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How You Finish = Who You Are

Friday, February 28, 2014 11:29am
  • N.C. State coach Mark Gottfried (AP Photo/The Roanoke Times/Matt Gentry)
     N.C. State coach Mark Gottfried (AP Photo/The Roanoke Times/Matt Gentry)

There are two ways to look at the N.C. State men’s basketball season, regardless of the results of the handful of games yet to play. 

The rosy view is that the Wolfpack already has overachieved, and is a group to be reckoned with as the ACC Tournament approaches.

As you may recall, N.C. State entered the season as a team replacing a pair of All-ACC players (Richard Howell, Lorenzo Brown), a third-team pick (C.J. Leslie), and the ACC’s best 3-point shooter (Scott Wood). Howell led the league last year in rebounding, Brown in assists. That fourth-place ACC squad - considered a disappointment after being picked to finish atop the league -  was still gifted and formidable.

In all, the program lost players who accounted for about 90 percent of its starts in 2013, among them its top four scorers, top four in assists, top three rebounders, top three shooters from long range, and its leader in steals.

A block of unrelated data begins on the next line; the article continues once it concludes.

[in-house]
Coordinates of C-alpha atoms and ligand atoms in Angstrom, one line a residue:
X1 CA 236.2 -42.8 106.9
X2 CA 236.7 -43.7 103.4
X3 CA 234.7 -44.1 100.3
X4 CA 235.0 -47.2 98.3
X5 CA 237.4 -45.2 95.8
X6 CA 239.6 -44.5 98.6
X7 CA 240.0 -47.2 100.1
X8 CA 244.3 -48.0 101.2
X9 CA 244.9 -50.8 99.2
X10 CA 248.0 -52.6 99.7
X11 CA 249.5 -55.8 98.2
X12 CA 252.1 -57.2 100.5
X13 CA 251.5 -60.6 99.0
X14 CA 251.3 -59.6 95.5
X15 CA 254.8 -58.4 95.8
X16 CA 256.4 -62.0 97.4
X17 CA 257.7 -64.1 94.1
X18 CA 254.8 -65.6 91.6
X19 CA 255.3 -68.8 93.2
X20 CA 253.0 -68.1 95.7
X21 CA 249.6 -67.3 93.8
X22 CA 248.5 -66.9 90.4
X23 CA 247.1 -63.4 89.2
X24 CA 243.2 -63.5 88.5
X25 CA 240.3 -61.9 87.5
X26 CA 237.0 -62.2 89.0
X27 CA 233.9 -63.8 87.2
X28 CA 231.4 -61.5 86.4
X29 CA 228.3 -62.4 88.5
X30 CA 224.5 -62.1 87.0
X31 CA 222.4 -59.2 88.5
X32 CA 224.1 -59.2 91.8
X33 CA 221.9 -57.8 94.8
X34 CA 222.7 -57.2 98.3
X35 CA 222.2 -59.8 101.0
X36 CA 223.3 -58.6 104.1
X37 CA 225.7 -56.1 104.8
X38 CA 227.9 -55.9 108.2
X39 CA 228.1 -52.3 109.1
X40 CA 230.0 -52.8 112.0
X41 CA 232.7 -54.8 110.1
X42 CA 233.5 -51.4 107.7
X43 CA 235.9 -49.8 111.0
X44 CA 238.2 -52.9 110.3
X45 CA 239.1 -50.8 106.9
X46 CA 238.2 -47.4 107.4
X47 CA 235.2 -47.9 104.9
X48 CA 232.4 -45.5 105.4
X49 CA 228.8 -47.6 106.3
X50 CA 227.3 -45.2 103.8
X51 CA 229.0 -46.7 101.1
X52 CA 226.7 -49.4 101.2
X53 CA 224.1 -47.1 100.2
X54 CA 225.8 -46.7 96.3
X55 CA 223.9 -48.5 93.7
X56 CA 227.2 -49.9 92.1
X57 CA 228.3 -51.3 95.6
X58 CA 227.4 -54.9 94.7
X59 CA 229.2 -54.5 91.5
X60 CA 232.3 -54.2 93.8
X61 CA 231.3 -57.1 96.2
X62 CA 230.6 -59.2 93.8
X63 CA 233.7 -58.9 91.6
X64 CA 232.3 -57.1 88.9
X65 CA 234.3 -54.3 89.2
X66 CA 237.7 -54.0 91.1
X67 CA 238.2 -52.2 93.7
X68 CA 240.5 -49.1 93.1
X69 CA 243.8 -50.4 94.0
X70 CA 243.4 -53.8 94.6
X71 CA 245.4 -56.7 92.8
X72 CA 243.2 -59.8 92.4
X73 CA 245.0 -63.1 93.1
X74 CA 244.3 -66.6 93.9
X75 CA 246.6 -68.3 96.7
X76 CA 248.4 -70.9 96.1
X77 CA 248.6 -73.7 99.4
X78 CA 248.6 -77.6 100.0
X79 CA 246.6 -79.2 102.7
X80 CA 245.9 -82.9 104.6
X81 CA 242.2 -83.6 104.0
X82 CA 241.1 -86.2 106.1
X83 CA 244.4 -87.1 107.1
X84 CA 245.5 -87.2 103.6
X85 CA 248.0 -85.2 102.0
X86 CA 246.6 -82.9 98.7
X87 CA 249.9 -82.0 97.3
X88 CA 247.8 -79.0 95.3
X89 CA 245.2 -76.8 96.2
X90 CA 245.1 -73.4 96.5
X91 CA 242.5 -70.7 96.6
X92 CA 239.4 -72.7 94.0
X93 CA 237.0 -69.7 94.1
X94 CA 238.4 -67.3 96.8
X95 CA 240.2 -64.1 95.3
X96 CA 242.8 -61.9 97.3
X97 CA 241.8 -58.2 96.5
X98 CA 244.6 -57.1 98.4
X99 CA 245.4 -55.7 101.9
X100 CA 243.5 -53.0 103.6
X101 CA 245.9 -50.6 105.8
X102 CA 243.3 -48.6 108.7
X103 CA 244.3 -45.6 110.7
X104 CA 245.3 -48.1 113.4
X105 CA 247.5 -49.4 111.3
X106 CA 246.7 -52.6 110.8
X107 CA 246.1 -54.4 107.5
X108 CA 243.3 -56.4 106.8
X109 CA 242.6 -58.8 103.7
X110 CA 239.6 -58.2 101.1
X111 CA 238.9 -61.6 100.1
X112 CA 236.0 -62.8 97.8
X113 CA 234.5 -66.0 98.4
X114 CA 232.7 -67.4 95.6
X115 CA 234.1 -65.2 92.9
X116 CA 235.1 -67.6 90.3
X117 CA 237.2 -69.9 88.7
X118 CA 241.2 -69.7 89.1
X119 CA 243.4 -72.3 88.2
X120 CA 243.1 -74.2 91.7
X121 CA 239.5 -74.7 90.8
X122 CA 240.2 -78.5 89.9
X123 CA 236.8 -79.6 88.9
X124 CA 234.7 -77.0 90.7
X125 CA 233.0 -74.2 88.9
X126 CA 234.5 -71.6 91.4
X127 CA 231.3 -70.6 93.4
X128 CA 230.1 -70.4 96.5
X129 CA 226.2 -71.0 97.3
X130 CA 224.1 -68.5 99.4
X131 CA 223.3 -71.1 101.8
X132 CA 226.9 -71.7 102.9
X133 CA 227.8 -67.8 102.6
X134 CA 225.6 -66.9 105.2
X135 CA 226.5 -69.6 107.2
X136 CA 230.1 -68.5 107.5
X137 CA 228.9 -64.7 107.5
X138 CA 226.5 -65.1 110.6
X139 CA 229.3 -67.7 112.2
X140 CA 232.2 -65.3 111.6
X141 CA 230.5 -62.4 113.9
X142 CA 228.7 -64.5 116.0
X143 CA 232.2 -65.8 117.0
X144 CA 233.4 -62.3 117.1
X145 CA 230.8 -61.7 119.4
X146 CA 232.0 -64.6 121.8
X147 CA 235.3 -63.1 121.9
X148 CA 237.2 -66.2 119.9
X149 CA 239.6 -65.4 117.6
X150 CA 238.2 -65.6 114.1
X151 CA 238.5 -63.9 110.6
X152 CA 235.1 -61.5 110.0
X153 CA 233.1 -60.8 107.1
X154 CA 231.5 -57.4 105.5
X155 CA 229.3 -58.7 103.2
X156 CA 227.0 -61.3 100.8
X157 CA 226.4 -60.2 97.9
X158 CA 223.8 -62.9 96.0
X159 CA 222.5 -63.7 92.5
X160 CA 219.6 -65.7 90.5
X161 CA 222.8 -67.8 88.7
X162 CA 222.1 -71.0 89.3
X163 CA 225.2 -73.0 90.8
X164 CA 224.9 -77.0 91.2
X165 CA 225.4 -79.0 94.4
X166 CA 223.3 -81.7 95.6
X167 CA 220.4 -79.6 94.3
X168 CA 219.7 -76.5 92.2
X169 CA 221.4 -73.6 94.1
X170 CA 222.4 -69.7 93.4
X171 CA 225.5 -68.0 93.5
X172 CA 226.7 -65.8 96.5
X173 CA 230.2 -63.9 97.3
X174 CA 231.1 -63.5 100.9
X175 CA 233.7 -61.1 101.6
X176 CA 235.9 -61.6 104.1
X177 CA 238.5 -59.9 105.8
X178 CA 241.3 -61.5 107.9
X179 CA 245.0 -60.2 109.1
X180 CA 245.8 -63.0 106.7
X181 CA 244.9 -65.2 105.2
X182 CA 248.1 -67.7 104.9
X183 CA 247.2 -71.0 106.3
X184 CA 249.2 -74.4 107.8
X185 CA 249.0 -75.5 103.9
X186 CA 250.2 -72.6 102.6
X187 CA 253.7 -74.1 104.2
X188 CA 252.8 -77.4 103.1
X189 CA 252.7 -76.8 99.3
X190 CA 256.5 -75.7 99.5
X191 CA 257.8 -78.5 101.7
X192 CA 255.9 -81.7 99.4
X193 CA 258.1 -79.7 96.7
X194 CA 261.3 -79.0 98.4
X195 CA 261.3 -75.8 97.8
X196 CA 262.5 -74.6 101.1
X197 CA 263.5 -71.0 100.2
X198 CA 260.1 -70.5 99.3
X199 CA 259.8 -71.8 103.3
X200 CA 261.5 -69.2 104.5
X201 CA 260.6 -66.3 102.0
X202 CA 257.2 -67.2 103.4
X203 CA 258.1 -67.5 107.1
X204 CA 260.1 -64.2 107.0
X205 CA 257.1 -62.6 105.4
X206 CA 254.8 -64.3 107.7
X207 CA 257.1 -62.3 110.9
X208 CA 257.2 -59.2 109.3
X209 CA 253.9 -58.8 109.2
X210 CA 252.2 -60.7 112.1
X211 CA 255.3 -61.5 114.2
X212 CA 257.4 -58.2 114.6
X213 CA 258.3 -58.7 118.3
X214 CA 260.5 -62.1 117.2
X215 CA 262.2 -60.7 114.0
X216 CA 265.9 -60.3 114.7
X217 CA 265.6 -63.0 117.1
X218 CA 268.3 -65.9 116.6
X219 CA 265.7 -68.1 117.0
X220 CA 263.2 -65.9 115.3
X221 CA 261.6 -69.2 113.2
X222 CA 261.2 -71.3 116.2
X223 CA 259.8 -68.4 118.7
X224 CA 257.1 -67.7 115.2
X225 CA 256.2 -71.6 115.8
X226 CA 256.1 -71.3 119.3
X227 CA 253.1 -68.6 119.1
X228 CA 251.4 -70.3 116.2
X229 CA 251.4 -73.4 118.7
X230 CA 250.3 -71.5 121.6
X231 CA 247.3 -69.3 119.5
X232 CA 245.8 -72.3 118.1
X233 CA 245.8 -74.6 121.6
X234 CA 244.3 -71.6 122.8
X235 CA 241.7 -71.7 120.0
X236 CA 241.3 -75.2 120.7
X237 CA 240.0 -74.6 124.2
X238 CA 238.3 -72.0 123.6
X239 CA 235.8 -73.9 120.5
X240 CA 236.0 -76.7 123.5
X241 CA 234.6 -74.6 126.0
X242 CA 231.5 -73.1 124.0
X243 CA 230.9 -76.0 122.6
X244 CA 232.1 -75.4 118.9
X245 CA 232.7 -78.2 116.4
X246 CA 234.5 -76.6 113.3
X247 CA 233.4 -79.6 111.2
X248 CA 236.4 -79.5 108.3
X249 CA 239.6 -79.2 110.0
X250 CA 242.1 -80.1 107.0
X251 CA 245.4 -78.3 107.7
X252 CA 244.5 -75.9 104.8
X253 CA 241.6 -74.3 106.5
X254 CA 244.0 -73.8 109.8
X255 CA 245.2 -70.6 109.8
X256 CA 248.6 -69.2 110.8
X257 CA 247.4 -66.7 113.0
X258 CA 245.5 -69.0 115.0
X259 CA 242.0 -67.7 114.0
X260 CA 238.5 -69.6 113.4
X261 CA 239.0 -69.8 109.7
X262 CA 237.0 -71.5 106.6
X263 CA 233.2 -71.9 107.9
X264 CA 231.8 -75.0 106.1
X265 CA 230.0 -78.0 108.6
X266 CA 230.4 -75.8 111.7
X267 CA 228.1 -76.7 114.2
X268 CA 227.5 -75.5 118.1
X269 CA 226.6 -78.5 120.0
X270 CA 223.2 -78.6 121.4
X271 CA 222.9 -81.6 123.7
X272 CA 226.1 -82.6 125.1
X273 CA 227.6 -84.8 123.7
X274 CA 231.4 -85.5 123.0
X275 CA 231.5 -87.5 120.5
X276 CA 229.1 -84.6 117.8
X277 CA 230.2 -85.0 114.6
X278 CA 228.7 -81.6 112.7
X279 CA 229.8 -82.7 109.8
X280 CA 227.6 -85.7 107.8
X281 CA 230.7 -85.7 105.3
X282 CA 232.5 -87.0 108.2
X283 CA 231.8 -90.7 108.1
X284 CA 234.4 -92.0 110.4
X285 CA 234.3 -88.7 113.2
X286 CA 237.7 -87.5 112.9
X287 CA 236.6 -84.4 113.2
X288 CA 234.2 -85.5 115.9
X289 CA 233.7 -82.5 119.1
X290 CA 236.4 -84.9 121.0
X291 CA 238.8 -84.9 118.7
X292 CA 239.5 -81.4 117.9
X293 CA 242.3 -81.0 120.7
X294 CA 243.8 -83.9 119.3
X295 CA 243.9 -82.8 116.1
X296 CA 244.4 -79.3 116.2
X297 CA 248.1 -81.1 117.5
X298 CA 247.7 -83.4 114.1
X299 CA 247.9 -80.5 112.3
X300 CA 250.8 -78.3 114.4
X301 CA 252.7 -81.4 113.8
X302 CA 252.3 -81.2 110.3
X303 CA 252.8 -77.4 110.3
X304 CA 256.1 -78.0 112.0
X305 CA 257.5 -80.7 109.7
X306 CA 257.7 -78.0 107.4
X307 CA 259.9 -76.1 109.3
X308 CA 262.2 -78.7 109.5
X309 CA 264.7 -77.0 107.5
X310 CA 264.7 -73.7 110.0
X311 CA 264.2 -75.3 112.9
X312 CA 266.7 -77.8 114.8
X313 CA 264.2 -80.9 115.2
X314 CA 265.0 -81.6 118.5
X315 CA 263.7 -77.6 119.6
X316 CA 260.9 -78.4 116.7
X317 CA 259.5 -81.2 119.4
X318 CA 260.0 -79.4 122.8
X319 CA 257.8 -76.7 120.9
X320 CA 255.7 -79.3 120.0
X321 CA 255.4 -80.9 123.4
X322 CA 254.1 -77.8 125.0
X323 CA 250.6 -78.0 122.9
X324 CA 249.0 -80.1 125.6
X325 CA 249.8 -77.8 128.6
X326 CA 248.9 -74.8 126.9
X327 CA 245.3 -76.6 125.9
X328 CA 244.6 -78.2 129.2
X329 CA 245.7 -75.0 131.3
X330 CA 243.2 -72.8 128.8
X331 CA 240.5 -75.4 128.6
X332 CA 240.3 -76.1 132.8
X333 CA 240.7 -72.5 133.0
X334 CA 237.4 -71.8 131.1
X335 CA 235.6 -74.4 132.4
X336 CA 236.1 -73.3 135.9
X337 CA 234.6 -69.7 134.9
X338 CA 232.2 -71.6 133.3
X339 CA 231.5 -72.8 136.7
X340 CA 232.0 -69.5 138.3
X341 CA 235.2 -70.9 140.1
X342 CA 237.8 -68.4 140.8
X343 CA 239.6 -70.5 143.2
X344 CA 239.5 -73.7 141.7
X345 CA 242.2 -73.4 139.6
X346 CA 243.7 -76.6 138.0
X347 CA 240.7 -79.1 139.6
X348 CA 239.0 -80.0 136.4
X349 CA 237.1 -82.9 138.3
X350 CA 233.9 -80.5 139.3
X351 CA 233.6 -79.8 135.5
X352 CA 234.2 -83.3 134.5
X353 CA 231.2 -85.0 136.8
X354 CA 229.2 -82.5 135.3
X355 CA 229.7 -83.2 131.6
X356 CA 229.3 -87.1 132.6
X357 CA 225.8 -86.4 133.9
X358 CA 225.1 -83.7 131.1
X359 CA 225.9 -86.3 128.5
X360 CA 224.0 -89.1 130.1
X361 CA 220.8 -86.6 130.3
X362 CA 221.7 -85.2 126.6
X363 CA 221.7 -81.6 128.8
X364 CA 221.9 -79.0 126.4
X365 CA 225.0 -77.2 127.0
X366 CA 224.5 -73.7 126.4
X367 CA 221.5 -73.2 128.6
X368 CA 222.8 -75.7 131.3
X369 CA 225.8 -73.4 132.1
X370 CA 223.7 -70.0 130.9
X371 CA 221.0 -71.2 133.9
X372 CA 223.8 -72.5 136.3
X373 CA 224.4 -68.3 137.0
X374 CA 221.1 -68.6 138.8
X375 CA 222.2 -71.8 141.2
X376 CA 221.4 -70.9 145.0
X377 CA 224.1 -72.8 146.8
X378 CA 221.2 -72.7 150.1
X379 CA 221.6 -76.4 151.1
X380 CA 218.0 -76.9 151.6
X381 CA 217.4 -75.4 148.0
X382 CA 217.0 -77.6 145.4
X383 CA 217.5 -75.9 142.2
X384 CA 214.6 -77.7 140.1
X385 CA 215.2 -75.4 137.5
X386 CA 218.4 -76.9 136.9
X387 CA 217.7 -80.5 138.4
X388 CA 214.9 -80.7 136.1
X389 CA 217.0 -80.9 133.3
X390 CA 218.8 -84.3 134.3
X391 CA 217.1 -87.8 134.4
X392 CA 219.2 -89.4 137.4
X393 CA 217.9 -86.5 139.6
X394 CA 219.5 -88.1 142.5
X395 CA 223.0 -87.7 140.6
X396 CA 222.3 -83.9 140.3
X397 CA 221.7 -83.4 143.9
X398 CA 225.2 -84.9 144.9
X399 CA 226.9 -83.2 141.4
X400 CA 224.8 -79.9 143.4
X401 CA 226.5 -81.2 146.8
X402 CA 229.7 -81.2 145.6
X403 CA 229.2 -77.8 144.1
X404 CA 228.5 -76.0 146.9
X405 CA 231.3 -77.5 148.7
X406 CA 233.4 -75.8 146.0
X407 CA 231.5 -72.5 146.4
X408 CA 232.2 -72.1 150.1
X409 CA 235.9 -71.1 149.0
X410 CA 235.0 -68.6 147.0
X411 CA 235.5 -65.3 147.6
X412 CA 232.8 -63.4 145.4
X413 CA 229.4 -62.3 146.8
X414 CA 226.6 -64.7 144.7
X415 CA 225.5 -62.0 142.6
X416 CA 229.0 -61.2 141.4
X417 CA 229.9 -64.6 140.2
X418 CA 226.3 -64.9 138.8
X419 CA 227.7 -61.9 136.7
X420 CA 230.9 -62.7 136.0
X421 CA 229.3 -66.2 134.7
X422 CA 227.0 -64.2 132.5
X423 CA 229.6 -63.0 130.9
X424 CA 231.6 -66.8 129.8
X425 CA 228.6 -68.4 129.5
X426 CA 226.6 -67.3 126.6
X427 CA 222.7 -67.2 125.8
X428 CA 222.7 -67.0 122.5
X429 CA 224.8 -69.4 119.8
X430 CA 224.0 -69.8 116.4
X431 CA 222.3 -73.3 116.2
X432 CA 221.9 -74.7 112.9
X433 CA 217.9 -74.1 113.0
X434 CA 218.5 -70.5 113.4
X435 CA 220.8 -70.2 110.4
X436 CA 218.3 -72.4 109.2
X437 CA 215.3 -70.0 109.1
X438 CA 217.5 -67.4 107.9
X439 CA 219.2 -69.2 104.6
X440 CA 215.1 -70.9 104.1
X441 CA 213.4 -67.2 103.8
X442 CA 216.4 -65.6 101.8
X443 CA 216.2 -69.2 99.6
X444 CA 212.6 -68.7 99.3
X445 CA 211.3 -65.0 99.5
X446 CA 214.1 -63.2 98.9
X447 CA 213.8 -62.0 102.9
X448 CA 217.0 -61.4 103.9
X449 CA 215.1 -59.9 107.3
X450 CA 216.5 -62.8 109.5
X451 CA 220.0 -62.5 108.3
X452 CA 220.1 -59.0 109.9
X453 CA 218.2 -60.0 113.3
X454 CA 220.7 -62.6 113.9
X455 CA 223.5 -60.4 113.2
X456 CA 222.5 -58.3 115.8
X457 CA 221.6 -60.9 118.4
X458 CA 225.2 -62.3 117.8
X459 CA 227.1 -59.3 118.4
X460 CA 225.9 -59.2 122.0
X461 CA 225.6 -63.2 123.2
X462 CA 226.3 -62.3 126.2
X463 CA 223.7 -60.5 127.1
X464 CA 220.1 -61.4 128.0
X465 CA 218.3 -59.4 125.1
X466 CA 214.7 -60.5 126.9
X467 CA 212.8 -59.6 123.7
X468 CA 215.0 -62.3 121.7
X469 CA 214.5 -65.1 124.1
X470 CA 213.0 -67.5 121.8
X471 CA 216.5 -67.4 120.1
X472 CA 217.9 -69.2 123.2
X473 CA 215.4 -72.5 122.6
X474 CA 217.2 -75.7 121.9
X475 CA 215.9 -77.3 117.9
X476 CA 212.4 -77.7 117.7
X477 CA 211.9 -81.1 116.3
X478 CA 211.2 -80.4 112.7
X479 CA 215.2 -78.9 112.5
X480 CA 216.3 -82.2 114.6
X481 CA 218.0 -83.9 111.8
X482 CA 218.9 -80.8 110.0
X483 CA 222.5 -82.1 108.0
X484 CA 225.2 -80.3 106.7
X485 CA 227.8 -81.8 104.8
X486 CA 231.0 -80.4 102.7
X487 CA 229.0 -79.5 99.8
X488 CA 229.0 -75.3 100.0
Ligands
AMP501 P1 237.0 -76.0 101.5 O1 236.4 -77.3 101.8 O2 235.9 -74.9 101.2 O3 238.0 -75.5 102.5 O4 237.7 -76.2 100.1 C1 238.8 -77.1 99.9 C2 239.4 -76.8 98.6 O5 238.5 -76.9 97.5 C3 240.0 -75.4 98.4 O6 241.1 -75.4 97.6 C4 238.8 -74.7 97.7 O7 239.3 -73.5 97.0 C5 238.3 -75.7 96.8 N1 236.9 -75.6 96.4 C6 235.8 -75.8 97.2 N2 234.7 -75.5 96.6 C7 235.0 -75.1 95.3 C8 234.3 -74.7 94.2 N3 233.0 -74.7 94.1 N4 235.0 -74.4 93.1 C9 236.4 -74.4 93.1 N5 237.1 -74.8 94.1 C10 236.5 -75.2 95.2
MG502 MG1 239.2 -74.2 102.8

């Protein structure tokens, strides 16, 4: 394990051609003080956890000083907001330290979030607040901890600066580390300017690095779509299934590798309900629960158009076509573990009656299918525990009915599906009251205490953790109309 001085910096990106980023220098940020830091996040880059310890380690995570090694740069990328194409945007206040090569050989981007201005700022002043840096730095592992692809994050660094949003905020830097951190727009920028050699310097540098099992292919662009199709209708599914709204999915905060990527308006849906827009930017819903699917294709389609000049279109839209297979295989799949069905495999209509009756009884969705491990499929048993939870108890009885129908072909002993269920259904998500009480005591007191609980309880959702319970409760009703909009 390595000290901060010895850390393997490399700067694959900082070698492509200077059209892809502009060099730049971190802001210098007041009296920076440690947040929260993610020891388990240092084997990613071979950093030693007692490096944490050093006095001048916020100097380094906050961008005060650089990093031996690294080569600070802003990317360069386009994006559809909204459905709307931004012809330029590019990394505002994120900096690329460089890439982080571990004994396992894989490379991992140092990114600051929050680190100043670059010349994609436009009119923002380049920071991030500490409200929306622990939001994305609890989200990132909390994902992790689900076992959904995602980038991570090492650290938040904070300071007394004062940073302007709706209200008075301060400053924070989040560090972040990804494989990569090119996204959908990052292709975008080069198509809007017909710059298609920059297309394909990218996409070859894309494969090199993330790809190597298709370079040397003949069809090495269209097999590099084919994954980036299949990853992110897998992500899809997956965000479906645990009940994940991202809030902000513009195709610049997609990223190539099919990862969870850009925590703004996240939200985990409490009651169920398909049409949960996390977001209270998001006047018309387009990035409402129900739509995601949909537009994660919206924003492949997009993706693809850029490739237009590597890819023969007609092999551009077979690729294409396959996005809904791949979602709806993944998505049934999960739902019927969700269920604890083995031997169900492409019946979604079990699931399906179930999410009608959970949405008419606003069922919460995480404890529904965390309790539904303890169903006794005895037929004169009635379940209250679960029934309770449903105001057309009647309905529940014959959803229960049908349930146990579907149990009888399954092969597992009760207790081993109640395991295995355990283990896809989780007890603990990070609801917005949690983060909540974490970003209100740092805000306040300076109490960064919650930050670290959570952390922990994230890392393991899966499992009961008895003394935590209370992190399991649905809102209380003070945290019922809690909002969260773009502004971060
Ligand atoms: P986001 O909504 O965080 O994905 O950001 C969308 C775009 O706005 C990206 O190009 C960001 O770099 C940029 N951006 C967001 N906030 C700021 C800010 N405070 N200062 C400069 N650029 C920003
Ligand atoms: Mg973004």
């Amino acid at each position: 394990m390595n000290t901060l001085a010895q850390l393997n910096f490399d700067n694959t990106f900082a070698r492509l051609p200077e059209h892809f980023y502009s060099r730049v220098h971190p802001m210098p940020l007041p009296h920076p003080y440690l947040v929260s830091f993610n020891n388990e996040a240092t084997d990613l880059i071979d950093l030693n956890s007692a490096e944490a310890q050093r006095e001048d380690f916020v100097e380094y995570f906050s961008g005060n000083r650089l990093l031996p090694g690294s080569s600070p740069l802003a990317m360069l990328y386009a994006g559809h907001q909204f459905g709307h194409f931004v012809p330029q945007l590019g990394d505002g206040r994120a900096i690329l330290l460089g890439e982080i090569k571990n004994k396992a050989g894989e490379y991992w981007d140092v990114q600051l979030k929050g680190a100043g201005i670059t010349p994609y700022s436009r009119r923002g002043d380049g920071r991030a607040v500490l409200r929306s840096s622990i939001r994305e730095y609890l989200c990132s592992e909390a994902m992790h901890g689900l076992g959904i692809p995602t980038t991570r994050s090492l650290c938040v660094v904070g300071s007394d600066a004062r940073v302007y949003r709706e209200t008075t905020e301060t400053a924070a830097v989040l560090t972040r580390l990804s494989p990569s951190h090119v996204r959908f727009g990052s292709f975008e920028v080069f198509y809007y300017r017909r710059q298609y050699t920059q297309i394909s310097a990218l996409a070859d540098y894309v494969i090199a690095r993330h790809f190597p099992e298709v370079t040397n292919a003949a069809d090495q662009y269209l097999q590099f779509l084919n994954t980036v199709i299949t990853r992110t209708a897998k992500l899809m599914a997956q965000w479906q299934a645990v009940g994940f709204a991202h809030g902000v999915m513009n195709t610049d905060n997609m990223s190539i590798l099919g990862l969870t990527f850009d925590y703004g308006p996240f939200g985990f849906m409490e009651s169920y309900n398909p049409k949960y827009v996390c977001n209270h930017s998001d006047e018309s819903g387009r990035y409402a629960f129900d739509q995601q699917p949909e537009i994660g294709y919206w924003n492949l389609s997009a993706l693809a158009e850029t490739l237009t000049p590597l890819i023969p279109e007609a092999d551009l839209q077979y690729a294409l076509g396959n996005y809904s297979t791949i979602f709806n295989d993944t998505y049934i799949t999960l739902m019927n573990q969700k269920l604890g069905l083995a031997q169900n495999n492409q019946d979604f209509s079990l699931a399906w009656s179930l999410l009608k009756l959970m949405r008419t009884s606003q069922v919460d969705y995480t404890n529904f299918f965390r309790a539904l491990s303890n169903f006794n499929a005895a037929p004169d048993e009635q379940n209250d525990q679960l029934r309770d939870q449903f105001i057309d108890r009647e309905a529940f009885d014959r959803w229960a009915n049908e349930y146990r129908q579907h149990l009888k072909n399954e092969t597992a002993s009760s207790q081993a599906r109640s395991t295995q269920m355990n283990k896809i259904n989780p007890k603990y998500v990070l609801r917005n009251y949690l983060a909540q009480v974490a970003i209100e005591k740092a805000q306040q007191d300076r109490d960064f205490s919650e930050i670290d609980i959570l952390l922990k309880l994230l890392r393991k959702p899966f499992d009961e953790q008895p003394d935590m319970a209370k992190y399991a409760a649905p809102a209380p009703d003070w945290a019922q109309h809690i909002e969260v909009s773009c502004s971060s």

No player who started the majority of N.C. State’s 2013 games returned this season.

This is known as significant turnover, and not of the ballhandling variety.

The single returning regular was forward T.J. Warren, whose .622 field goal percentage paced the ACC and was just shy of Kevin Thompson’s single-season school record (.624 set in 1992). But Warren had never been the focus of opposing defenses, nor been in top shape.

Otherwise only infrequently-used Tyler Lewis and even less frequently used Jordan Vandenberg were back.

So it was quite reasonable to project the Wolfpack would finish 10th in the ACC this season, as the media did last October. That’s now probably the worst the Pack can do, with a very real chance they’ll finish with a breakeven league record, ahead of at least six other teams in the standings and possibly more.

Mark Gottfried and staff quickly formulated a squad of jucos, freshmen, and leftovers into a creditable unit that won 9 of its first 11 games. Five of N.C. State’s 11 losses have been by four points or less, or in overtime.

Warren has not only stepped up as a team leader, but since the season began has paced the ACC in scoring. His career-high 36 points against UNC in an 85-84 loss -- a game in which he carried his team through the end of regulation and overtime despite playing with four fouls – raised his scoring average to 23.8 points.

That places Warren among the top handful of scorers in Division I and on course to become the first N.C. State player since center Todd Fuller in 1996 (20.9) to lead the ACC in scoring.

Media voters love point-producers in doling out league awards. That bodes well for Warren: Half of the 60 ACC players of the year led the conference in scoring, most recently Virginia Tech’s Erick Green in 2013. The guard averaged 24.0 points, a shade better than Warren.